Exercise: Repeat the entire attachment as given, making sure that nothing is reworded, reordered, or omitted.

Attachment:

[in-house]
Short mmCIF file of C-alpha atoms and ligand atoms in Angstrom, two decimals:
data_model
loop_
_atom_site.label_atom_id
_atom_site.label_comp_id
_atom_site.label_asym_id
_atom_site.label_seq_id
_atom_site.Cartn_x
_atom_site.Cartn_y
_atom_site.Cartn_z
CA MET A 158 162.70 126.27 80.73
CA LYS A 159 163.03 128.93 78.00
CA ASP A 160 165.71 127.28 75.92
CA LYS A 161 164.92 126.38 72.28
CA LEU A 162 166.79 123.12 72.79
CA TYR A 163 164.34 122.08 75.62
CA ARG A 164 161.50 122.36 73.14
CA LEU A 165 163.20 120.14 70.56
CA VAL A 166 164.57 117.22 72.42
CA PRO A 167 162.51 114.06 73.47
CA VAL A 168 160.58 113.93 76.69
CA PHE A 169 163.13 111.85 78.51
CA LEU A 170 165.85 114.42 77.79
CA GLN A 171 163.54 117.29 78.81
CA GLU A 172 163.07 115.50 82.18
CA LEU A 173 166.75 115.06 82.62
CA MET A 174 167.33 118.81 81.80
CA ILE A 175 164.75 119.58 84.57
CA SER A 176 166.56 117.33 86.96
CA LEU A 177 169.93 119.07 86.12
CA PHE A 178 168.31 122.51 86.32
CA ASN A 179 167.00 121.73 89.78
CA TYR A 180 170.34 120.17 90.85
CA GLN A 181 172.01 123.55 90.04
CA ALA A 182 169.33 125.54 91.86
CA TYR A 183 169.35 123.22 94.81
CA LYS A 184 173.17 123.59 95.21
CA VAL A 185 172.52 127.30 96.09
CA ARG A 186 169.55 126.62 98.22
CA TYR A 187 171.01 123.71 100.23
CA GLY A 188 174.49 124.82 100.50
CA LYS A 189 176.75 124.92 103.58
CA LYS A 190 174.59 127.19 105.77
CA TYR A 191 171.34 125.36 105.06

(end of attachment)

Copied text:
[in-house]
Short mmCIF file of C-alpha atoms and ligand atoms in Angstrom, two decimals:
data_model
loop_
_atom_site.label_atom_id
_atom_site.label_comp_id
_atom_site.label_asym_id
_atom_site.label_seq_id
_atom_site.Cartn_x
_atom_site.Cartn_y
_atom_site.Cartn_z
CA MET A 158 162.70 126.27 80.73
CA LYS A 159 163.03 128.93 78.00
CA ASP A 160 165.71 127.28 75.92
CA LYS A 161 164.92 126.38 72.28
CA LEU A 162 166.79 123.12 72.79
CA TYR A 163 164.34 122.08 75.62
CA ARG A 164 161.50 122.36 73.14
CA LEU A 165 163.20 120.14 70.56
CA VAL A 166 164.57 117.22 72.42
CA PRO A 167 162.51 114.06 73.47
CA VAL A 168 160.58 113.93 76.69
CA PHE A 169 163.13 111.85 78.51
CA LEU A 170 165.85 114.42 77.79
CA GLN A 171 163.54 117.29 78.81
CA GLU A 172 163.07 115.50 82.18
CA LEU A 173 166.75 115.06 82.62
CA MET A 174 167.33 118.81 81.80
CA ILE A 175 164.75 119.58 84.57
CA SER A 176 166.56 117.33 86.96
CA LEU A 177 169.93 119.07 86.12
CA PHE A 178 168.31 122.51 86.32
CA ASN A 179 167.00 121.73 89.78
CA TYR A 180 170.34 120.17 90.85
CA GLN A 181 172.01 123.55 90.04
CA ALA A 182 169.33 125.54 91.86
CA TYR A 183 169.35 123.22 94.81
CA LYS A 184 173.17 123.59 95.21
CA VAL A 185 172.52 127.30 96.09
CA ARG A 186 169.55 126.62 98.22
CA TYR A 187 171.01 123.71 100.23
CA GLY A 188 174.49 124.82 100.50
CA LYS A 189 176.75 124.92 103.58
CA LYS A 190 174.59 127.19 105.77
CA TYR A 191 171.34 125.36 105.06